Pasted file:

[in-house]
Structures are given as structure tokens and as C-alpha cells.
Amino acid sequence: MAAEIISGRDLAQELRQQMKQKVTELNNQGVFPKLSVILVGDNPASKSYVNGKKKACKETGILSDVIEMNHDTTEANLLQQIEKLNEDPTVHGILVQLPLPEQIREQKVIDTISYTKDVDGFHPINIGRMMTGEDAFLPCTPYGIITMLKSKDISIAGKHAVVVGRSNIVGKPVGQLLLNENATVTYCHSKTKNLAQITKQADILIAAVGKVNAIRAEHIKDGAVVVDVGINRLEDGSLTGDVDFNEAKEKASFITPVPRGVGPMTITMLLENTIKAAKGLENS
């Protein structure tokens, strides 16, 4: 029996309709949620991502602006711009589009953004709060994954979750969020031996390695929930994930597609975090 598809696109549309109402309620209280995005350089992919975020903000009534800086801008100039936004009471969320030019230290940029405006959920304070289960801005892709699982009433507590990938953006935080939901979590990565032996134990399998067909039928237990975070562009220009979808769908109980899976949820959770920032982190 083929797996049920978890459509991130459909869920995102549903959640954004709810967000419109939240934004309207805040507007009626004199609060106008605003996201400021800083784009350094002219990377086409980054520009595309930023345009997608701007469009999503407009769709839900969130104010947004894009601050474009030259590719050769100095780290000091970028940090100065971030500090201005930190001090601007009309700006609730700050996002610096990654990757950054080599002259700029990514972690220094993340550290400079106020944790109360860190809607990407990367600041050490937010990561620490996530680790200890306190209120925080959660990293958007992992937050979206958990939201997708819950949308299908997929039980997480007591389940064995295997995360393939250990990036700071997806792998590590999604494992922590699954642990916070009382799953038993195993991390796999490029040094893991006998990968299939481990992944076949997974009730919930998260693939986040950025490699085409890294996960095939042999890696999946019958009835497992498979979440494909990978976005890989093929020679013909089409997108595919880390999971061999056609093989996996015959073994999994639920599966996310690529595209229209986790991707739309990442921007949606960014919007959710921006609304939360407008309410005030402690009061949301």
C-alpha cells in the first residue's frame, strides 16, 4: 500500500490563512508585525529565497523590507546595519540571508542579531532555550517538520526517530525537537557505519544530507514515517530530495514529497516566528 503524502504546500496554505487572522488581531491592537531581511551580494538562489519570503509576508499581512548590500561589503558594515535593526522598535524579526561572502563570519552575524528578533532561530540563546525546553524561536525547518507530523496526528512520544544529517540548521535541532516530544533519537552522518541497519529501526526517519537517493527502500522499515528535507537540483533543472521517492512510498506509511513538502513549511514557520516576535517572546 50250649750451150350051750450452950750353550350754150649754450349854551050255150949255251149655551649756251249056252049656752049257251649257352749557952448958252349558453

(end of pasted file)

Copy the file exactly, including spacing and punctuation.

[in-house]
Structures are given as structure tokens and as C-alpha cells.
Amino acid sequence: MAAEIISGRDLAQELRQQMKQKVTELNNQGVFPKLSVILVGDNPASKSYVNGKKKACKETGILSDVIEMNHDTTEANLLQQIEKLNEDPTVHGILVQLPLPEQIREQKVIDTISYTKDVDGFHPINIGRMMTGEDAFLPCTPYGIITMLKSKDISIAGKHAVVVGRSNIVGKPVGQLLLNENATVTYCHSKTKNLAQITKQADILIAAVGKVNAIRAEHIKDGAVVVDVGINRLEDGSLTGDVDFNEAKEKASFITPVPRGVGPMTITMLLENTIKAAKGLENS
């Protein structure tokens, strides 16, 4: 029996309709949620991502602006711009589009953004709060994954979750969020031996390695929930994930597609975090 598809696109549309109402309620209280995005350089992919975020903000009534800086801008100039936004009471969320030019230290940029405006959920304070289960801005892709699982009433507590990938953006935080939901979590990565032996134990399998067909039928237990975070562009220009979808769908109980899976949820959770920032982190 083929797996049920978890459509991130459909869920995102549903959640954004709810967000419109939240934004309207805040507007009626004199609060106008605003996201400021800083784009350094002219990377086409980054520009595309930023345009997608701007469009999503407009769709839900969130104010947004894009601050474009030259590719050769100095780290000091970028940090100065971030500090201005930190001090601007009309700006609730700050996002610096990654990757950054080599002259700029990514972690220094993340550290400079106020944790109360860190809607990407990367600041050490937010990561620490996530680790200890306190209120925080959660990293958007992992937050979206958990939201997708819950949308299908997929039980997480007591389940064995295997995360393939250990990036700071997806792998590590999604494992922590699954642990916070009382799953038993195993991390796999490029040094893991006998990968299939481990992944076949997974009730919930998260693939986040950025490699085409890294996960095939042999890696999946019958009835497992498979979440494909990978976005890989093929020679013909089409997108595919880390999971061999056609093989996996015959073994999994639920599966996310690529595209229209986790991707739309990442921007949606960014919007959710921006609304939360407008309410005030402690009061949301």
C-alpha cells in the first residue's frame, strides 16, 4: 500500500490563512508585525529565497523590507546595519540571508542579531532555550517538520526517530525537537557505519544530507514515517530530495514529497516566528 503524502504546500496554505487572522488581531491592537531581511551580494538562489519570503509576508499581512548590500561589503558594515535593526522598535524579526561572502563570519552575524528578533532561530540563546525546553524561536525547518507530523496526528512520544544529517540548521535541532516530544533519537552522518541497519529501526526517519537517493527502500522499515528535507537540483533543472521517492512510498506509511513538502513549511514557520516576535517572546 50250649750451150350051750450452950750353550350754150649754450349854551050255150949255251149655551649756251249056252049656752049257251649257352749557952448958252349558453